Big Brother is watching in high definition
DHS' Science and Technology Directorate is testing a 360-degree, high-resolution video system at Boston airport
The Homeland Security Department is testing a new 360-degree video surveillance system at Logan International Airport in Boston that is described as offering high-resolution imaging and analytics without the distortion of the typical fisheye lens.
DHS' Science and Technology Directorate partnered with the Massachusetts Port Authority to evaluate the new Imaging System for Immersive Surveillance (ISIS) technology. The significant new capability of the system is its high-definition, image-stitching technology that seamlessly melds together images from several cameras in real time and without the usual distortion, according to a May 6 news release from the department.
“Whereas a typical fisheye lens distorts the image and can only provide limited resolution, video from ISIS is perfectly detailed, edge-to-edge. That’s because the video is made from a series of individual cameras stitched into a single, live view — like a high-resolution video quilt,” the news release said.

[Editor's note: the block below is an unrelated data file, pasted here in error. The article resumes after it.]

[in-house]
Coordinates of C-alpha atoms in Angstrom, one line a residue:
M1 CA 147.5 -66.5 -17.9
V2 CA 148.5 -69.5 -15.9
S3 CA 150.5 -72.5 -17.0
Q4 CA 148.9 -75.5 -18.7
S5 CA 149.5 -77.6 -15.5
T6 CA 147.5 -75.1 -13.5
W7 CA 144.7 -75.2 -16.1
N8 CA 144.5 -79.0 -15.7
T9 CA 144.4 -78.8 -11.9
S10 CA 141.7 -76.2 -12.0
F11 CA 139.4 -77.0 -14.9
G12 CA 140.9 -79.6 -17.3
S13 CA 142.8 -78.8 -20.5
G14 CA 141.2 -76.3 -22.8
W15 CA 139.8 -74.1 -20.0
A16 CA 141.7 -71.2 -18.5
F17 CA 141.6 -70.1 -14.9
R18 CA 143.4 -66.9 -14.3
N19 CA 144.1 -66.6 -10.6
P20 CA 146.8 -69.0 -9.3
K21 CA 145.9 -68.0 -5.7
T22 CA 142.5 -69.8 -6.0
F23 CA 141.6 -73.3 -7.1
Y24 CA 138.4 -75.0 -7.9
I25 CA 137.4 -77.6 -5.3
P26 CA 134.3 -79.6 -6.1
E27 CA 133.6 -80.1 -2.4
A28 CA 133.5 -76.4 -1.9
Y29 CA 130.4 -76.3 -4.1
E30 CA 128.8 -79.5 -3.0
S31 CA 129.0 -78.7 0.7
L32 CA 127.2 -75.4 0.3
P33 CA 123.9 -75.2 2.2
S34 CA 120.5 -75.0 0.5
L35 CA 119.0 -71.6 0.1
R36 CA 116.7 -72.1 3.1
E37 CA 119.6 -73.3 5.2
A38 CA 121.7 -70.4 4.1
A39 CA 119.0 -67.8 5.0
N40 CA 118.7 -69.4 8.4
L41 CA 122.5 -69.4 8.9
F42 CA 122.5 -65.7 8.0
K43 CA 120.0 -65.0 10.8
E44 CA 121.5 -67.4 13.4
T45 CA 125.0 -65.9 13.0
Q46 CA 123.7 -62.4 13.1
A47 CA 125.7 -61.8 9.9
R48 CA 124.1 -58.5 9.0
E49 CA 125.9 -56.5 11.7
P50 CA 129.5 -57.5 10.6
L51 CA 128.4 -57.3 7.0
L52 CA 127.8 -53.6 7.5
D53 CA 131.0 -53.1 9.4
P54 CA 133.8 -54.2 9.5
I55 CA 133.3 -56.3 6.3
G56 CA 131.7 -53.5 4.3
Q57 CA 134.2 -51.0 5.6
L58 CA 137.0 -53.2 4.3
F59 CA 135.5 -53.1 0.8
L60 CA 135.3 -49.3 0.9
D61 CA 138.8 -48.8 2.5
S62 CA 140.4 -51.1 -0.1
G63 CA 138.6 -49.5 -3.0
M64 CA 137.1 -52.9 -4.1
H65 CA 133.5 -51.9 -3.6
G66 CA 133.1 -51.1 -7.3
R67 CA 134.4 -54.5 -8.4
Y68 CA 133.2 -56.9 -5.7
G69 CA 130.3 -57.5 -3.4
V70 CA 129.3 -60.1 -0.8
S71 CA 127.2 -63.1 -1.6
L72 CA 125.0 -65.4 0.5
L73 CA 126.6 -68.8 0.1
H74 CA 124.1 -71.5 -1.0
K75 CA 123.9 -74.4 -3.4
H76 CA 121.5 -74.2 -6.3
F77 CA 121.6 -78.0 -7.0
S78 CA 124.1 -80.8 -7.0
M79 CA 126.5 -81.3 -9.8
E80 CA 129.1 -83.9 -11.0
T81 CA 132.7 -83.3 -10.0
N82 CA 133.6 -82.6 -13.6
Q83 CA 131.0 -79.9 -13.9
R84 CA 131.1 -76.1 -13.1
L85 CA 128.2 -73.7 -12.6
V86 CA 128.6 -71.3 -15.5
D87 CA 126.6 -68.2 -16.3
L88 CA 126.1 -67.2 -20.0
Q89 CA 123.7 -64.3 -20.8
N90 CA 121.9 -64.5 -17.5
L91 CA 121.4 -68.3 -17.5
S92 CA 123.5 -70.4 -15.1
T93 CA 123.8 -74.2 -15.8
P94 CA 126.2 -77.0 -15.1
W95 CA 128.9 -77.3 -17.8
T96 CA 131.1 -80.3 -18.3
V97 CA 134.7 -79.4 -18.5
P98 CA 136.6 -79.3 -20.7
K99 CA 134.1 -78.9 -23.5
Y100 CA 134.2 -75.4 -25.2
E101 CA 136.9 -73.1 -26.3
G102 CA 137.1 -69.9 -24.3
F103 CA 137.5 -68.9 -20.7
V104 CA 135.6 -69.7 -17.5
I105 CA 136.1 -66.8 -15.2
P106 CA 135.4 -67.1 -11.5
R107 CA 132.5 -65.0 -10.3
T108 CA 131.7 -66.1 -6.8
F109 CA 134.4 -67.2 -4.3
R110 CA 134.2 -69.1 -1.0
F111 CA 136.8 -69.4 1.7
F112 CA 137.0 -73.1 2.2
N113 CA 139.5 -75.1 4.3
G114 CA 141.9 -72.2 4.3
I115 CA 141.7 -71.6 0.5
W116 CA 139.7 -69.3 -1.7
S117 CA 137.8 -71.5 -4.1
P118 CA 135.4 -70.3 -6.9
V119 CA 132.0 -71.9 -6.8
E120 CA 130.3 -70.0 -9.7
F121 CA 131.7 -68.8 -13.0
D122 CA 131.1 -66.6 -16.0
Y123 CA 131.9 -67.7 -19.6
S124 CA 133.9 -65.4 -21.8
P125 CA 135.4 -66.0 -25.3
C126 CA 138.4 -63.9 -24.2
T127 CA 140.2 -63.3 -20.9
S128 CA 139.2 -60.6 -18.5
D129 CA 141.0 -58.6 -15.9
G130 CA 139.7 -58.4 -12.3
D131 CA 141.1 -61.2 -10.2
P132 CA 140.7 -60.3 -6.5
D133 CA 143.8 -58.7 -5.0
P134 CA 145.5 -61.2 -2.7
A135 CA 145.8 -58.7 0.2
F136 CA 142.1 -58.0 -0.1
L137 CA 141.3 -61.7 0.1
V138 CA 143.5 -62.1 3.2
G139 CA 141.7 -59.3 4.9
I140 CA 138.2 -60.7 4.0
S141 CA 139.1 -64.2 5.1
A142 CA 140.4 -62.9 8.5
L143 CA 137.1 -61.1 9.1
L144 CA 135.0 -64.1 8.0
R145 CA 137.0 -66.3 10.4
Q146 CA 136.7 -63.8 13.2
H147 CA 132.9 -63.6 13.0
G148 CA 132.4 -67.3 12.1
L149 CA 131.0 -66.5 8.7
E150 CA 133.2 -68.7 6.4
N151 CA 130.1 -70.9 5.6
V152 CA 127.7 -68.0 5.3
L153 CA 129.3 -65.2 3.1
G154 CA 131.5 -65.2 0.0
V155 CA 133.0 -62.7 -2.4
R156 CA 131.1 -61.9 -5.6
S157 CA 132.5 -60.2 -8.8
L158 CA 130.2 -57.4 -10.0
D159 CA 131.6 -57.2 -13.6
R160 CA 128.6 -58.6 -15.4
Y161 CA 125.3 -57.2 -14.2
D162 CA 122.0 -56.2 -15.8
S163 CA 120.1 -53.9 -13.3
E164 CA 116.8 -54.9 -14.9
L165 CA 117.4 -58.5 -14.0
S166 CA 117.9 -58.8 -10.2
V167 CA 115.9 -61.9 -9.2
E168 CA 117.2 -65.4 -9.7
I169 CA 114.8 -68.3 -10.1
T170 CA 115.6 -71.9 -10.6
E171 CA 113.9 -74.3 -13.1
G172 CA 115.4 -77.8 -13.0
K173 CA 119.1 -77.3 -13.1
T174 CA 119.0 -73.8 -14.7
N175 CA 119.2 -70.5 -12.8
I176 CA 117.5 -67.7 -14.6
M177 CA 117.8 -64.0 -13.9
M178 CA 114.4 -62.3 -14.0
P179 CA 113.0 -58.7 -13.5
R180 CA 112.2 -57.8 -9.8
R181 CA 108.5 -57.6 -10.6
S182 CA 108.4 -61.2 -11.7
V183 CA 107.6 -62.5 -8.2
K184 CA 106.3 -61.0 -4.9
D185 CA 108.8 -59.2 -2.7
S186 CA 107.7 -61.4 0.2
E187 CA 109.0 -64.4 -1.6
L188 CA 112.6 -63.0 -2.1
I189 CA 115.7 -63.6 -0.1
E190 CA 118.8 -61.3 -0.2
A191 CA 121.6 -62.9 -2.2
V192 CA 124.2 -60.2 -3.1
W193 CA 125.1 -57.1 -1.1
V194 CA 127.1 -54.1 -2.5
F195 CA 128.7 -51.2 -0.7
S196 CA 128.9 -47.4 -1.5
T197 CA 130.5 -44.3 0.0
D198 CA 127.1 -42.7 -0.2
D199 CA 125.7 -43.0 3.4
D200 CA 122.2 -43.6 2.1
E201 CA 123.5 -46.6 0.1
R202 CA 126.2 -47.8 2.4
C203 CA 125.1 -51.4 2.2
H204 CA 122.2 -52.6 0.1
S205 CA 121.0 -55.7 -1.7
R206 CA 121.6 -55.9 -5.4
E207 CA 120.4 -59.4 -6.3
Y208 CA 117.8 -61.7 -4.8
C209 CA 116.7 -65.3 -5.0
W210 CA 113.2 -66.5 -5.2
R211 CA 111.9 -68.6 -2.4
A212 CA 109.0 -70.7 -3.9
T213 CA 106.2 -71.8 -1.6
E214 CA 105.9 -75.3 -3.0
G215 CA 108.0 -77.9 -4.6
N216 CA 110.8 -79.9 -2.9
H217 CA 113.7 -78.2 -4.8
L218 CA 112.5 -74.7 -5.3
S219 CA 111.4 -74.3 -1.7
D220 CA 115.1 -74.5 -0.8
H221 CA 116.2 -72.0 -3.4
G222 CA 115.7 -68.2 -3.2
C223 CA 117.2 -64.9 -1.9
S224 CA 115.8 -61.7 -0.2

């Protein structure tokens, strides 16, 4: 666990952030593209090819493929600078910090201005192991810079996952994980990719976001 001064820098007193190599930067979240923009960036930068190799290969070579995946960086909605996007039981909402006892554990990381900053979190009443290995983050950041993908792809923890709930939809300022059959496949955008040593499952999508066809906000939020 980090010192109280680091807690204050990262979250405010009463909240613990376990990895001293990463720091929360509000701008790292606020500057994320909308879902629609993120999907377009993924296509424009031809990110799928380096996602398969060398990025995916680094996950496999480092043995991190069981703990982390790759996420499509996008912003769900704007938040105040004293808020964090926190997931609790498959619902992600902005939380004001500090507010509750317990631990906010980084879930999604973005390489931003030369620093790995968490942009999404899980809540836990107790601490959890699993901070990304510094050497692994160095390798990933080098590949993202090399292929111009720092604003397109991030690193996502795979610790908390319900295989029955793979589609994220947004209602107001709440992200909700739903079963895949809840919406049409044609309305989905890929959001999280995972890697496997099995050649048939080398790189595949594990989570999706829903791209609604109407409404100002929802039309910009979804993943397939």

The cameras have 100 megapixels each, as detailed as 50 high-definition movies. The interface of the camera allows you to maintain the full field of view, while simultaneously zooming in on areas of interest.
Analytic software applications allow users to define zones of interest and provide an alert if that zone is breached. Another application allows the operator to choose a target to be followed, such as a person, package or vehicle, and the cameras will automatically tag and follow the target across 360 degrees.
“Video analytics at high resolution across a 360-degree field of view, coupled with the ability to follow objects against a cluttered background, would provide enhanced situational awareness as an incident unfolds,” the news release said.
Many of the capabilities were adapted from technology previously developed by Massachusetts Institute of Technology’s Lincoln Laboratory for military applications. The Energy Department’s Pacific Northwest National Laboratory collaborated in building the new system.